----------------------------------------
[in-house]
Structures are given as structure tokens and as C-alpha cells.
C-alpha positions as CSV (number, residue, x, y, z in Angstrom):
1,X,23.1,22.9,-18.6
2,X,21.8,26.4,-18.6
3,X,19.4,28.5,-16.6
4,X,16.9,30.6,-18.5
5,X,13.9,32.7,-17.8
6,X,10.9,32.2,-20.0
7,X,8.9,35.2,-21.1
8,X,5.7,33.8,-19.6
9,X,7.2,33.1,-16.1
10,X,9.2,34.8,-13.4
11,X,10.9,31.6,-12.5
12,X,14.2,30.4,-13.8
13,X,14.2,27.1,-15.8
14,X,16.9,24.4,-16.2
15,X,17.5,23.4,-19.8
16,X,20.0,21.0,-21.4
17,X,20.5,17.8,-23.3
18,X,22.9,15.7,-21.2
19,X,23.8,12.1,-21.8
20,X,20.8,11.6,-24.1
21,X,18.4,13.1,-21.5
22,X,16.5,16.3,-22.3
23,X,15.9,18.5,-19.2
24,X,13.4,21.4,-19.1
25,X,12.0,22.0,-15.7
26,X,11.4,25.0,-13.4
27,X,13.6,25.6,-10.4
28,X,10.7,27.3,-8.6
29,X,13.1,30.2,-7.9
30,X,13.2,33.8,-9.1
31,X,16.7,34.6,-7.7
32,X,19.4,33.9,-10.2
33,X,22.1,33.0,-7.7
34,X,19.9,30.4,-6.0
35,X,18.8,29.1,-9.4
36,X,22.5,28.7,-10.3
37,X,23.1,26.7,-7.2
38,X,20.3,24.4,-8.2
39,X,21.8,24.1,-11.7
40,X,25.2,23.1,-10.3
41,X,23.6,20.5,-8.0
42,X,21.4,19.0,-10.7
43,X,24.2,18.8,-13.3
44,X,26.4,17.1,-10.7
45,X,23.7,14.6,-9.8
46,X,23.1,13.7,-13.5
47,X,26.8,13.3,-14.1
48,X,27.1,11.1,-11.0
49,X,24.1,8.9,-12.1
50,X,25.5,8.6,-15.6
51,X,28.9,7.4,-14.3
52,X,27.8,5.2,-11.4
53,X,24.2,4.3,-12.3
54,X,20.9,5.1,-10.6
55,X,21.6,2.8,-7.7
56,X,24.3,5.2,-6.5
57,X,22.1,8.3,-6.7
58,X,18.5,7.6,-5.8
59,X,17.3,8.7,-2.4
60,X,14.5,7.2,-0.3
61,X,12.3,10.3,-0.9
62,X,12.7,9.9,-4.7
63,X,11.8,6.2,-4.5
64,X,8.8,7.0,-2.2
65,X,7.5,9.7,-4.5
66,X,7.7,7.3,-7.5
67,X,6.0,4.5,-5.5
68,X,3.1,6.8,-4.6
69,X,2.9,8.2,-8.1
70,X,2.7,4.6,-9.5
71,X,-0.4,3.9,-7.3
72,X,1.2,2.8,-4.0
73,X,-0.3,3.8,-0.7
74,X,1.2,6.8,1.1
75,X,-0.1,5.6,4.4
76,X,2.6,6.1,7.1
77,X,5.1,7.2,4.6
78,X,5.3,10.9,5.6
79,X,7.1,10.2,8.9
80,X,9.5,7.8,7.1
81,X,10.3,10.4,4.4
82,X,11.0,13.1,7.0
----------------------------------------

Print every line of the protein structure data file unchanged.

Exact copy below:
[in-house]
Structures are given as structure tokens and as C-alpha cells.
C-alpha positions as CSV (number, residue, x, y, z in Angstrom):
1,X,23.1,22.9,-18.6
2,X,21.8,26.4,-18.6
3,X,19.4,28.5,-16.6
4,X,16.9,30.6,-18.5
5,X,13.9,32.7,-17.8
6,X,10.9,32.2,-20.0
7,X,8.9,35.2,-21.1
8,X,5.7,33.8,-19.6
9,X,7.2,33.1,-16.1
10,X,9.2,34.8,-13.4
11,X,10.9,31.6,-12.5
12,X,14.2,30.4,-13.8
13,X,14.2,27.1,-15.8
14,X,16.9,24.4,-16.2
15,X,17.5,23.4,-19.8
16,X,20.0,21.0,-21.4
17,X,20.5,17.8,-23.3
18,X,22.9,15.7,-21.2
19,X,23.8,12.1,-21.8
20,X,20.8,11.6,-24.1
21,X,18.4,13.1,-21.5
22,X,16.5,16.3,-22.3
23,X,15.9,18.5,-19.2
24,X,13.4,21.4,-19.1
25,X,12.0,22.0,-15.7
26,X,11.4,25.0,-13.4
27,X,13.6,25.6,-10.4
28,X,10.7,27.3,-8.6
29,X,13.1,30.2,-7.9
30,X,13.2,33.8,-9.1
31,X,16.7,34.6,-7.7
32,X,19.4,33.9,-10.2
33,X,22.1,33.0,-7.7
34,X,19.9,30.4,-6.0
35,X,18.8,29.1,-9.4
36,X,22.5,28.7,-10.3
37,X,23.1,26.7,-7.2
38,X,20.3,24.4,-8.2
39,X,21.8,24.1,-11.7
40,X,25.2,23.1,-10.3
41,X,23.6,20.5,-8.0
42,X,21.4,19.0,-10.7
43,X,24.2,18.8,-13.3
44,X,26.4,17.1,-10.7
45,X,23.7,14.6,-9.8
46,X,23.1,13.7,-13.5
47,X,26.8,13.3,-14.1
48,X,27.1,11.1,-11.0
49,X,24.1,8.9,-12.1
50,X,25.5,8.6,-15.6
51,X,28.9,7.4,-14.3
52,X,27.8,5.2,-11.4
53,X,24.2,4.3,-12.3
54,X,20.9,5.1,-10.6
55,X,21.6,2.8,-7.7
56,X,24.3,5.2,-6.5
57,X,22.1,8.3,-6.7
58,X,18.5,7.6,-5.8
59,X,17.3,8.7,-2.4
60,X,14.5,7.2,-0.3
61,X,12.3,10.3,-0.9
62,X,12.7,9.9,-4.7
63,X,11.8,6.2,-4.5
64,X,8.8,7.0,-2.2
65,X,7.5,9.7,-4.5
66,X,7.7,7.3,-7.5
67,X,6.0,4.5,-5.5
68,X,3.1,6.8,-4.6
69,X,2.9,8.2,-8.1
70,X,2.7,4.6,-9.5
71,X,-0.4,3.9,-7.3
72,X,1.2,2.8,-4.0
73,X,-0.3,3.8,-0.7
74,X,1.2,6.8,1.1
75,X,-0.1,5.6,4.4
76,X,2.6,6.1,7.1
77,X,5.1,7.2,4.6
78,X,5.3,10.9,5.6
79,X,7.1,10.2,8.9
80,X,9.5,7.8,7.1
81,X,10.3,10.4,4.4
82,X,11.0,13.1,7.0